Prof. Cedric Hermans
Well, although, you know, I agree with you, but some of these abnormalities like the antiphospholipid antibodies, they might be associated with both arterial and venous.

Prof. Sabine Eichinger
Oh yes. Of course. Of course. they not only are associated with arterial thrombosis but also with venous thrombosis, which makes them sort of unique because they can do both.

Prof. Cedric Hermans
And it's as you already emphasized, while their frequency is highly variable, we know that - well, at least in my region, in my area, antithrombin deficiency, and I think this is true across Europe is quite unusual. By contrast Factor V Leiden is much more frequent. So I think we also need to take this into consideration. And clearly also when thinking about protein C, protein S deficiency, these are not that frequent thrombophilic abnormalities.

Prof. Sabine Eichinger
And also you mentioned something very important before. So this is these are inherited disorders. So you have to really look into the patient family history because there you see if there is a familial tendency towards venous thrombosis. And these are the patients where you really might find some of these genetic disorders and where it might be kind of useful to look closer, and maybe do some testing for the specific alterations to a specific defect.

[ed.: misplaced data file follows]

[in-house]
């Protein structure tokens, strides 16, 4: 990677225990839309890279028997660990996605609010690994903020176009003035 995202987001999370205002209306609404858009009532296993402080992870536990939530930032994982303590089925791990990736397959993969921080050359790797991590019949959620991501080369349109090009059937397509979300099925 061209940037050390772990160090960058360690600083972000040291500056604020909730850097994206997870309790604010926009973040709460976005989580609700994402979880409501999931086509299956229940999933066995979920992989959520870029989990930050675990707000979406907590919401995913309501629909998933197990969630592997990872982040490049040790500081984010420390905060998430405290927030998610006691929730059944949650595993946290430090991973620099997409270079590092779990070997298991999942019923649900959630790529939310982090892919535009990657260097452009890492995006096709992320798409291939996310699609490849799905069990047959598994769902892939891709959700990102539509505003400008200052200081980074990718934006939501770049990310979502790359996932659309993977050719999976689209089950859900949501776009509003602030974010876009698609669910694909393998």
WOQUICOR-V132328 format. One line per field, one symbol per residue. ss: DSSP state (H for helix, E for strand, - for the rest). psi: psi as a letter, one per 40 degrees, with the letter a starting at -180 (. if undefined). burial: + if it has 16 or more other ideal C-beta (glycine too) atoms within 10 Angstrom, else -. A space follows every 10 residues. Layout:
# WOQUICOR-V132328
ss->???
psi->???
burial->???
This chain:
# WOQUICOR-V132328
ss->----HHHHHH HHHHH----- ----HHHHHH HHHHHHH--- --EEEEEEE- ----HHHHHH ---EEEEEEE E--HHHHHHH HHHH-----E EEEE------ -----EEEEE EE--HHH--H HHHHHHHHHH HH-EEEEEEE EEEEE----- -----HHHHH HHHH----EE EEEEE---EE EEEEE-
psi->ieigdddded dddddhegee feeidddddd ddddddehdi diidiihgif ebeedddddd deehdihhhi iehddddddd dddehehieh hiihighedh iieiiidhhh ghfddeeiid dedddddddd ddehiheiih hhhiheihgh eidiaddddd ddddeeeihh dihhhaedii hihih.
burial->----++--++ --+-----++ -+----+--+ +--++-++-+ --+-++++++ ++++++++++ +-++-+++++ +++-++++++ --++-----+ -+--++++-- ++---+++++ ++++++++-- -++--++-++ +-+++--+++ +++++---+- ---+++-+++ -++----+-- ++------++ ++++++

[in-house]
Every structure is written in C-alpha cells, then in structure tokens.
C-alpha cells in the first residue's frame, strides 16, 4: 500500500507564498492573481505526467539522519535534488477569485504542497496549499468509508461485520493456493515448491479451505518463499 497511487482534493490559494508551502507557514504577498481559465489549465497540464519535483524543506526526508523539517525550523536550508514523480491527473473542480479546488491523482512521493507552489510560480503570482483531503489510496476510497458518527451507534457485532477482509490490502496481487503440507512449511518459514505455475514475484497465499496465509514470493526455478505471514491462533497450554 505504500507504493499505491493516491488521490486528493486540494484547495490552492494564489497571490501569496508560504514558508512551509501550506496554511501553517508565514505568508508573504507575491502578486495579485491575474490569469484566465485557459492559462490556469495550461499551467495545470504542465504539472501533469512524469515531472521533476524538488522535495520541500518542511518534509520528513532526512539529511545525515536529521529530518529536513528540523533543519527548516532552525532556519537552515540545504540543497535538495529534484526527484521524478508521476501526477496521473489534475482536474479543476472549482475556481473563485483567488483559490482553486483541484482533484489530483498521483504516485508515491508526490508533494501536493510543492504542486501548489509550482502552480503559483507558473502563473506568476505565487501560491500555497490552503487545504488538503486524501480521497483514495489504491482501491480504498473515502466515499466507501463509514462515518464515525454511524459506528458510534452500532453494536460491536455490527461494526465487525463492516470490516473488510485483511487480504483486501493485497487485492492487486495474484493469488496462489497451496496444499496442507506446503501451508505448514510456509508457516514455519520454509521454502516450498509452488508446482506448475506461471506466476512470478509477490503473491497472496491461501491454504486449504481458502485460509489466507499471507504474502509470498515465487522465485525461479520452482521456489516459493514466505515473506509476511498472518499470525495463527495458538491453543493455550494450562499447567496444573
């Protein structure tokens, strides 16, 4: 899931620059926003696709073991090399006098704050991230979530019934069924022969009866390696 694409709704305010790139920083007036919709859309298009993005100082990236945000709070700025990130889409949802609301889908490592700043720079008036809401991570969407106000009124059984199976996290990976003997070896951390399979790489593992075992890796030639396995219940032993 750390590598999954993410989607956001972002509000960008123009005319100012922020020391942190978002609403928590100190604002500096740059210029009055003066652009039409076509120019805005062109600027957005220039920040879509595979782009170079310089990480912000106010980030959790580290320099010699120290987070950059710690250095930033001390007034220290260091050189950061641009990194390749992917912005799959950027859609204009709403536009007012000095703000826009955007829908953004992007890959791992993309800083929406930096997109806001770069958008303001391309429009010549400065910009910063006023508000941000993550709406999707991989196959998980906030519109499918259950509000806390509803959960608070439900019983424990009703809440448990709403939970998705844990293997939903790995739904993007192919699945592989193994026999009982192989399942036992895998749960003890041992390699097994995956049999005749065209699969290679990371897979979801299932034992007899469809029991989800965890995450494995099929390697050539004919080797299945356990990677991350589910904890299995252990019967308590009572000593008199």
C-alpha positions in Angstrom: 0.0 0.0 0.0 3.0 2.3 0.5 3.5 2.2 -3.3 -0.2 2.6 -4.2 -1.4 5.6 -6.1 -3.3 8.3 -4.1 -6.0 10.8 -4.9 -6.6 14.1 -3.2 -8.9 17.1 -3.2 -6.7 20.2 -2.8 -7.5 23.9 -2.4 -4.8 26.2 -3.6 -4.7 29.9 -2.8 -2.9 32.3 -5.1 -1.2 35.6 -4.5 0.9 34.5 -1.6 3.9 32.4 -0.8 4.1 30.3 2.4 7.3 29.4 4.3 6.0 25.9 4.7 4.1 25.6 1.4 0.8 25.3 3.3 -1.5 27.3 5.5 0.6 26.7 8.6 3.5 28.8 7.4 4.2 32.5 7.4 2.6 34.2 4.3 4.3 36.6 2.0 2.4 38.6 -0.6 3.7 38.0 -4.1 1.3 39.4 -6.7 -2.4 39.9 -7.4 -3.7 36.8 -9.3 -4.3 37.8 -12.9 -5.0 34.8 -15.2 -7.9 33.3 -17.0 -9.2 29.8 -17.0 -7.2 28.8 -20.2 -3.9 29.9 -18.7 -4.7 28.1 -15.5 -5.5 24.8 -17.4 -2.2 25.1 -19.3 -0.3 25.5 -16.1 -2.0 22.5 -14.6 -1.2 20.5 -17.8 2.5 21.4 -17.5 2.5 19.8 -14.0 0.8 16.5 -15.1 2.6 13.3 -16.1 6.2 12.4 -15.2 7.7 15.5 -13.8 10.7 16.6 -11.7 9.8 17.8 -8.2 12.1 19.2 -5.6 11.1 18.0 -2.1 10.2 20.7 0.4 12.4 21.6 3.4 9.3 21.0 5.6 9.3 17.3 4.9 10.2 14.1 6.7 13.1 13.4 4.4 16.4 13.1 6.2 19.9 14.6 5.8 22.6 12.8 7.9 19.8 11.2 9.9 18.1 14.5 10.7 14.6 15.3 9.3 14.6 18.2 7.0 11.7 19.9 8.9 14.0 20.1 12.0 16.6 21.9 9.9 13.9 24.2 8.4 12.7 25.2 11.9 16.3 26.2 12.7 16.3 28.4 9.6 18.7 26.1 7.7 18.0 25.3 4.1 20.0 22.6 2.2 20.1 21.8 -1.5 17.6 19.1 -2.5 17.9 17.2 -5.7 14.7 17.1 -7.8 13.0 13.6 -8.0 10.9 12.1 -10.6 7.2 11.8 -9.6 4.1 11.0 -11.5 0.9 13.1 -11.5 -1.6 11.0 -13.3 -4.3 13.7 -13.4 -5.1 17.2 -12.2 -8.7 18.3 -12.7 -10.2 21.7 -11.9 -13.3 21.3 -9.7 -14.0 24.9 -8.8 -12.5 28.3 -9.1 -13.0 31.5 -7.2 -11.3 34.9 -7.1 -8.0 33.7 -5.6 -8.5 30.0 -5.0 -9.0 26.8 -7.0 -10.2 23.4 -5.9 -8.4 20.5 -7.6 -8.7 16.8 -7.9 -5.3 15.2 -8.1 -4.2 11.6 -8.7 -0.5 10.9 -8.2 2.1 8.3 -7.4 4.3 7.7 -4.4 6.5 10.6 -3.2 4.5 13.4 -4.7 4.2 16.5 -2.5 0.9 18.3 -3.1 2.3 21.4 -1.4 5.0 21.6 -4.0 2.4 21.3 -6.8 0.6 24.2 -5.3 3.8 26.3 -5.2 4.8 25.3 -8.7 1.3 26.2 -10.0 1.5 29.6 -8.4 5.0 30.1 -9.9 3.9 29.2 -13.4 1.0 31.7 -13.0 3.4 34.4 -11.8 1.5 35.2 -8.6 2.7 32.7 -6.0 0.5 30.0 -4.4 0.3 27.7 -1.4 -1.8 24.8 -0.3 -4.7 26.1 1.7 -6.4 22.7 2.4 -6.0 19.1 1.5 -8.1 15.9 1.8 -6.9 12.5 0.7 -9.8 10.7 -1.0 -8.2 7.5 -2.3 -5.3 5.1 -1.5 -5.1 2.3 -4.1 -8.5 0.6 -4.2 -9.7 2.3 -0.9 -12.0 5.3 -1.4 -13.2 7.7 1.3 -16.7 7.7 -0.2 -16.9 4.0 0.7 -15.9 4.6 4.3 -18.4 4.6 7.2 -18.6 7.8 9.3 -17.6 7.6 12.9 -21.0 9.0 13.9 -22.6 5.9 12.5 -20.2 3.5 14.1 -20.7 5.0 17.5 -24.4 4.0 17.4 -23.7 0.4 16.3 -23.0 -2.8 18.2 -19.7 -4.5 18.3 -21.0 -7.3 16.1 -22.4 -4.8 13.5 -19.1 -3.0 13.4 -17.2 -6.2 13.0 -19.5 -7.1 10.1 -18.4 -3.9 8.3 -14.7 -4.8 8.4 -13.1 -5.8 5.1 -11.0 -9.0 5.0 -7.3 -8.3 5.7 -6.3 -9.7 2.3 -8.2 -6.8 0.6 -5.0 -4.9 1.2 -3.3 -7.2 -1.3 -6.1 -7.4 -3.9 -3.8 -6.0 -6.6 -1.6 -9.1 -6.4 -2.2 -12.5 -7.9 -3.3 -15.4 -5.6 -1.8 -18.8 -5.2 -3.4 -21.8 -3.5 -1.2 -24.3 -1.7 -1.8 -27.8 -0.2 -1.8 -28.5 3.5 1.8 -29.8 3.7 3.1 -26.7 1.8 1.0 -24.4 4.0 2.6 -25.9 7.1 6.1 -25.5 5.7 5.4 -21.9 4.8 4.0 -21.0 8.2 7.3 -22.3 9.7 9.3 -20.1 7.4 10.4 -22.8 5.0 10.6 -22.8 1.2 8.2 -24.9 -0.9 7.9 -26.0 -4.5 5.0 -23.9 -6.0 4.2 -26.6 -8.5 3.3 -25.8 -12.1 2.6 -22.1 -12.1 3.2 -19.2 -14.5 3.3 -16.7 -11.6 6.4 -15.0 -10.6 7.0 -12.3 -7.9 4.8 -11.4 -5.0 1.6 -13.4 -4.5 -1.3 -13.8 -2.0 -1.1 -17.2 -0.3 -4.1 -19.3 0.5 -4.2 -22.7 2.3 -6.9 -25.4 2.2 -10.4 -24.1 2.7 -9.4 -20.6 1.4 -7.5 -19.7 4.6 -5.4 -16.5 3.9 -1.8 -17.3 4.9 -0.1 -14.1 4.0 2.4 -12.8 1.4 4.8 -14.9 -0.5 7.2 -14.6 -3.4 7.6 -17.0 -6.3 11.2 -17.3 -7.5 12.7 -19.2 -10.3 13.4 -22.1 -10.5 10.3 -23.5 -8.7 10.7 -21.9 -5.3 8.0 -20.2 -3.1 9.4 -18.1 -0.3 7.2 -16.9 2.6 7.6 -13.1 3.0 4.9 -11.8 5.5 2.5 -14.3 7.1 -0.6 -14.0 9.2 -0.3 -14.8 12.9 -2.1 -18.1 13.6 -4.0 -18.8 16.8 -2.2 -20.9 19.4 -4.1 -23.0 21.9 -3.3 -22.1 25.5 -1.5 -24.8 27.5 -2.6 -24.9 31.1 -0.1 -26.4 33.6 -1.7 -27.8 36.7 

Prof. Cedric Hermans
Fully agree. I think the family tree is key in our practice. And this is true for patients presenting with bleeding problems, but also patients presenting with thrombosis, and especially when considering who could potentially benefit from a thrombophilia screening or try to identify who, well, what sort of thrombophilic abnormalities might be running. I have several families with, antithrombin deficiency, and when you look at the family tree, there are so many members of the of these families that had thrombotic events in the past. So clearly the penetrance of thrombotic complication is sometimes so high that it makes you suspect that kind of, very severe thrombophilic abnormalities. So let's maybe now move to the screening. So I think screening is important. We need to consider screening. But at the same time, we should not over-screen, we should not under-screen. And, well, I think that I've learned a lot during the last two decades, because this is not easy to know when you do it, when you don't do it. In my view, there is sometimes a little bit of a subjectivity. Some patients might be more better candidates than others just because, and I think this is very important, you need to think about what the real implications are of doing this. So it's easy to tick all the boxes on the form and request all these tests. But I think what's very important is really to think about, will this really impact on the management of the patient, the way I will treat the patient, and will this also impact on the patient himself as a human being and also on the rest of the family? And I think from that respect, having a very open discussion with the patient about, you know, why we do this and what could be the implication is, in my view, important. Would you agree with me?